Heist films have been done before and they are made following a basic template: Impossible heist to be attempted, meticulous planning, flawless execution that is derailed by an unforeseen obstacle which eventually forces some clever last minute twists.
For any heist film to stand out then, there needs to be more than just the heist itself. This usually comes in the way of having special and memorable characters like the ever cool Danny Ocean; or the forever eating Rusty Ryan; or a Chinese acrobat; or a bored, clueless and hilarious bank teller who specializes in cracking Hans Wagner safes; or how about the working mom with a side hustle moving merchandise on Ebay; or a hacker who uses an eight ball for a trackball; or even a bunch of surfers dressed up like Presidents. I might not remember the heist, what was taken or even if the heists were successful, what I remember are the characters.
Unfortunately, The Vault has no memorable characters and the way that the story is structured steals the focus away from an interesting character – mainly because of the performance of the actor portraying the character.
The Vault follows Thom (Freddie Highmore) who is an unlikeable arrogant genius who is so full of himself that he toys with and turns down offers from multiple large corporations. Thom is pinged by Walter Moreland (Liam Cunningham) who is the head of a salvaging team – where the words “salvage” and “theft” seem interchangeable. Moreland wants to rob the Bank of Spain during the finals of the World Cup and recover something that he originally picked up from the bottom of the ocean.
The Vault gets started without bothering to really introduce us to the crew. The movie unfortunately does not let us get to know any of the characters well, it is all superficial. This makes watching The Vault feel like watching strangers do random things, whether they get caught or not doesn’t matter. And it is this detachment from the characters that steals the thrill from the movie.
Thom is highly unlikeable and seems to be able to do everything because… he’s an engineer and a genius? Thom always knows how to do whatever is necessary at the exact moment the movies requires it – this lazily moves the plot along without having to deal with how Thom knew how to do what he did. Also, the opening premise that Thom, after getting a strange text from an unknown number would wander away and meet with dubious strangers. Not only that, without much questioning, he happily joins a crew planning to rob the Bank of Spain. Why? The movie posits he does it because he’s bored. That’s a hard sell.
Liam Cunningham gives a good performance as Walter Moreland, the man who has everything, but continues to pursue his passion of hunting and finding rare items. The script and movie squander Cunningham’s talents by making Thom be the center of the movie — this movie would have worked much better if the script was tweaked to focus on Cunningham’s character instead of Thom since Moreland’s motivations are more interesting.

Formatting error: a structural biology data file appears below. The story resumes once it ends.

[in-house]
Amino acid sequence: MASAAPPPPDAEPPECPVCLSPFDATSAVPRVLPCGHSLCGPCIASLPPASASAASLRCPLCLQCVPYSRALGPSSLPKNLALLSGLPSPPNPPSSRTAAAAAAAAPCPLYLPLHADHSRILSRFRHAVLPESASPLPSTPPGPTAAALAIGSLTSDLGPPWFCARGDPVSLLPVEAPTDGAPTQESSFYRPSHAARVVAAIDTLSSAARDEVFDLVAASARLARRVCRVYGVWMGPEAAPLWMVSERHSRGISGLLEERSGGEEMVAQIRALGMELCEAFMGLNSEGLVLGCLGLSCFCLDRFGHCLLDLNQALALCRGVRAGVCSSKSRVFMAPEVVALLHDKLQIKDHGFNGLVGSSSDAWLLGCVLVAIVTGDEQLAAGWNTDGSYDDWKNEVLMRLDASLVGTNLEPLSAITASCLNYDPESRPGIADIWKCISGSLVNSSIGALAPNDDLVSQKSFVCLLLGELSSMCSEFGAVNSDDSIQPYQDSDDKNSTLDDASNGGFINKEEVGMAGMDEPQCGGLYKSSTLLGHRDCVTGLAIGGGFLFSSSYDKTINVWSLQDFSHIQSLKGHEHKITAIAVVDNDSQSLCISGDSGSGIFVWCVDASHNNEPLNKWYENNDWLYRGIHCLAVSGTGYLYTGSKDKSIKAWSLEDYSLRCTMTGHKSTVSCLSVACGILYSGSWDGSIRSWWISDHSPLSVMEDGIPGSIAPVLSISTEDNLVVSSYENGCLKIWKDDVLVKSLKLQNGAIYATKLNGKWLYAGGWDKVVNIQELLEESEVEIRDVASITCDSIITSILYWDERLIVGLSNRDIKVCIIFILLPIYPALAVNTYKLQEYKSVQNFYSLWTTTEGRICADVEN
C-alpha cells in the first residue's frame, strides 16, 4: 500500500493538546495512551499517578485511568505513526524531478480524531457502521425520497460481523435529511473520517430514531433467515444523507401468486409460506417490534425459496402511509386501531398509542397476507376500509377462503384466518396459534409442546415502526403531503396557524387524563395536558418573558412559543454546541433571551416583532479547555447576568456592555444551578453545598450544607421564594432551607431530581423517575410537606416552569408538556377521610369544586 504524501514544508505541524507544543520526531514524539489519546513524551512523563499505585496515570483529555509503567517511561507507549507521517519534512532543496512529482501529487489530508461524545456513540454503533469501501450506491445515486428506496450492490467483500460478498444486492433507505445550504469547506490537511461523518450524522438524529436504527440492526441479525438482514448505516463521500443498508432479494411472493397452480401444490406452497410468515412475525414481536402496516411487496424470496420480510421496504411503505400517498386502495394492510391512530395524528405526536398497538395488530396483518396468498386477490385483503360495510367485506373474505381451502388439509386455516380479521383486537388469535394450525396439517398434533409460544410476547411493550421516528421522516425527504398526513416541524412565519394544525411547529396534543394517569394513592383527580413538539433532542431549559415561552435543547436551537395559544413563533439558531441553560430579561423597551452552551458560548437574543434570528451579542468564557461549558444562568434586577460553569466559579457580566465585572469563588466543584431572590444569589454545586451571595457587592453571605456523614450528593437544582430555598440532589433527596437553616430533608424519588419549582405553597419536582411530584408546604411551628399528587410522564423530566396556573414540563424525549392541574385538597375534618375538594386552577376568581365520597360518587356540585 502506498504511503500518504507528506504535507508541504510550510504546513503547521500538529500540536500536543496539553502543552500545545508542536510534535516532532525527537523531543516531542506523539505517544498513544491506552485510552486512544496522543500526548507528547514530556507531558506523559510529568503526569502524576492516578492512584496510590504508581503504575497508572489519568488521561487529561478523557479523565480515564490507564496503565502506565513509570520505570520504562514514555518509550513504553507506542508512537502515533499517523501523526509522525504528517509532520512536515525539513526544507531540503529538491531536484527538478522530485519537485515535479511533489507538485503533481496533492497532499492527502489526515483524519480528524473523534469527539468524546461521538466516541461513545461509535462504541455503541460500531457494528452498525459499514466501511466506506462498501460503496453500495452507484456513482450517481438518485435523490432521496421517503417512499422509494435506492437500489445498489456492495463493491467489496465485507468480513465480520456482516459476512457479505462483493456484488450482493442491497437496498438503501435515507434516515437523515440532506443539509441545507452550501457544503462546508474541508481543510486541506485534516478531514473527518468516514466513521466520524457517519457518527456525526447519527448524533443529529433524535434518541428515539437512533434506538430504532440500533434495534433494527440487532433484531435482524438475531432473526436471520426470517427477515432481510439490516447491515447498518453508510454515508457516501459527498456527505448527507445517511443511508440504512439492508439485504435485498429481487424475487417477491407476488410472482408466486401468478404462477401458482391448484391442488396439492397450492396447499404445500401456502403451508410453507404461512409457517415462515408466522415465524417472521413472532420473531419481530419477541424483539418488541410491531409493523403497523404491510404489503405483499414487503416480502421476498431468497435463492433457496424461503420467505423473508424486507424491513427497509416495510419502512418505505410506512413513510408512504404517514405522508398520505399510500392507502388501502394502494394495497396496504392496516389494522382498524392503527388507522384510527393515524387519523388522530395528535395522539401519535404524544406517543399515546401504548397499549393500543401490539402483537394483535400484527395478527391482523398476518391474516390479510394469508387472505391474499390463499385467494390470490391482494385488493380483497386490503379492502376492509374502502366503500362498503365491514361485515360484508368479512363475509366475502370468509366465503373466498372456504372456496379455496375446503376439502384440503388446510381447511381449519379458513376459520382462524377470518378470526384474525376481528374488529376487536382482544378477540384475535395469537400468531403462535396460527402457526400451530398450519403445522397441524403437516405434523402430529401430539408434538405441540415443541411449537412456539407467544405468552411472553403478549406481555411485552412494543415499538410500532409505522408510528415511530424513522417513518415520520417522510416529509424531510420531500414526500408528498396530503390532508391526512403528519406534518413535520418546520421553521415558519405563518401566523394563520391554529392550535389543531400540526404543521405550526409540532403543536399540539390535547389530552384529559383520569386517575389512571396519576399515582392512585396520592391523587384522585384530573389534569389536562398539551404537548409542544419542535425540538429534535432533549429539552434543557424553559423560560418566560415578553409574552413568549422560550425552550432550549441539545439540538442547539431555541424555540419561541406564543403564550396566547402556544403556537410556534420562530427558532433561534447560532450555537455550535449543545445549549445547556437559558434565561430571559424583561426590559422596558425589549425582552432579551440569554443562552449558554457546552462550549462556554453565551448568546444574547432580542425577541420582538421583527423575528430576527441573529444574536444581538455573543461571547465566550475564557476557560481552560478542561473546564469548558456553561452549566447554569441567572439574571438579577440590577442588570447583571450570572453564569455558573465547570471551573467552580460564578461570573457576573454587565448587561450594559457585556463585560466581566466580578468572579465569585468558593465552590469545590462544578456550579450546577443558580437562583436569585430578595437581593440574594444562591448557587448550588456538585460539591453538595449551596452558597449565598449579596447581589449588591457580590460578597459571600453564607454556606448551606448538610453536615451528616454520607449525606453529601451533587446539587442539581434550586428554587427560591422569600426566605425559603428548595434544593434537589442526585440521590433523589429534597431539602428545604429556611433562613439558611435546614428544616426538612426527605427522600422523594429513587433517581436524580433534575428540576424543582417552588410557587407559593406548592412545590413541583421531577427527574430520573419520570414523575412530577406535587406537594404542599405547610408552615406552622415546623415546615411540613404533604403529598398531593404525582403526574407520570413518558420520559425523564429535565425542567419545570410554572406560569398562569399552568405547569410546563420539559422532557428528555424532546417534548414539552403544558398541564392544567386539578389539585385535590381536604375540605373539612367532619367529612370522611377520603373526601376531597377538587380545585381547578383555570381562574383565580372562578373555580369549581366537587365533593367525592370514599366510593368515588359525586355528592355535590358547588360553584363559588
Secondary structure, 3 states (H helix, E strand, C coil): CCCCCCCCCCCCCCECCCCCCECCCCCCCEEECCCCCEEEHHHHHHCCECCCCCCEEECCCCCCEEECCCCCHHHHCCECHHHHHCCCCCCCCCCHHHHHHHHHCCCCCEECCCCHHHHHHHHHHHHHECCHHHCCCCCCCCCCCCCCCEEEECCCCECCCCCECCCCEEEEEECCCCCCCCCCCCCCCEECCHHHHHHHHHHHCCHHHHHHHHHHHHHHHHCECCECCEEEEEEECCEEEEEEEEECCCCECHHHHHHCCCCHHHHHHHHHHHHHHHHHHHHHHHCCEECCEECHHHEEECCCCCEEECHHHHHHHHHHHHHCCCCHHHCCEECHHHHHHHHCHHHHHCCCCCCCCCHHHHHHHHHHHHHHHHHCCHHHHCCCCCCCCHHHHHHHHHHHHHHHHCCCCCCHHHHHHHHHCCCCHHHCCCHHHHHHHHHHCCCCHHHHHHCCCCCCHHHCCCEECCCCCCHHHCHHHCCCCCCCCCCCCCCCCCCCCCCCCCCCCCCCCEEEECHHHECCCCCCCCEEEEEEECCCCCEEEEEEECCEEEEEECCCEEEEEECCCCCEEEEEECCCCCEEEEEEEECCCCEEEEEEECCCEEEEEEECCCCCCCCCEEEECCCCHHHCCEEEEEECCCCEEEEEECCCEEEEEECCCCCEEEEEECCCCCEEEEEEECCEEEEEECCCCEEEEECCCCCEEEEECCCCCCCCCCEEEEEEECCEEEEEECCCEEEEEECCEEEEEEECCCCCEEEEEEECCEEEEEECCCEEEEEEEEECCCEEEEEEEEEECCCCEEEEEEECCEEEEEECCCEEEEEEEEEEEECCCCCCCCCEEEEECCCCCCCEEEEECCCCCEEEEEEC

The movie could have earned extra points if the heist itself was any good, but even that was mediocre, full of plot holes and conveniences. For instances, we get the usual man-sized air ducts. We get guards in all the places where they are not needed. The places that truly needed to be secured are guard-free (for instance, if the vault was so important, why were there not guards placed directly outside of it?) We get a state-of-the-art monitoring system that doesn’t alert to secure doors and locks being accessed and opened. We get bank robbers who are so inept that they don’t wear gloves and leave fingerprints all over the place.
The Vault is a rather pedestrian paint-by-the-numbers heist film with a twist that can be seen from a mile away. Most of it was predictable because it follows the standard heist formula so well. Much of the heist itself, which populates the last 30-minutes of the movie, weren’t suspenseful or thrilling. And there were so many conveniences and contrivances that made the heist completely unbelievable. It doesn’t help that the characters were bland and not memorable. So, by the end of the movie, I had forgotten about the movie. I couldn’t have cared if the crew succeeded of failed. It was all for naught.
Watched at home, streamed on Netflix.
The hunt for Drake’s treasure sounds like an idea taken from Naughty Dog’s Uncharted series of games for PlayStation. The Vault felt like a Nathan Drake adventure minus the fun, action, excitement, thrill, charm and characters.
The drain at the bottom of the vault itself does not filter or grate? I mean, that is a big drain at the bottom of the vault. The goods stored in the vault, plus the dead bodies of potential thieves would be washed away during the release of the water. Seems like a huge flaw that could have had a simple fix – but that would make it way less convenient for this movie to arrive at where it did.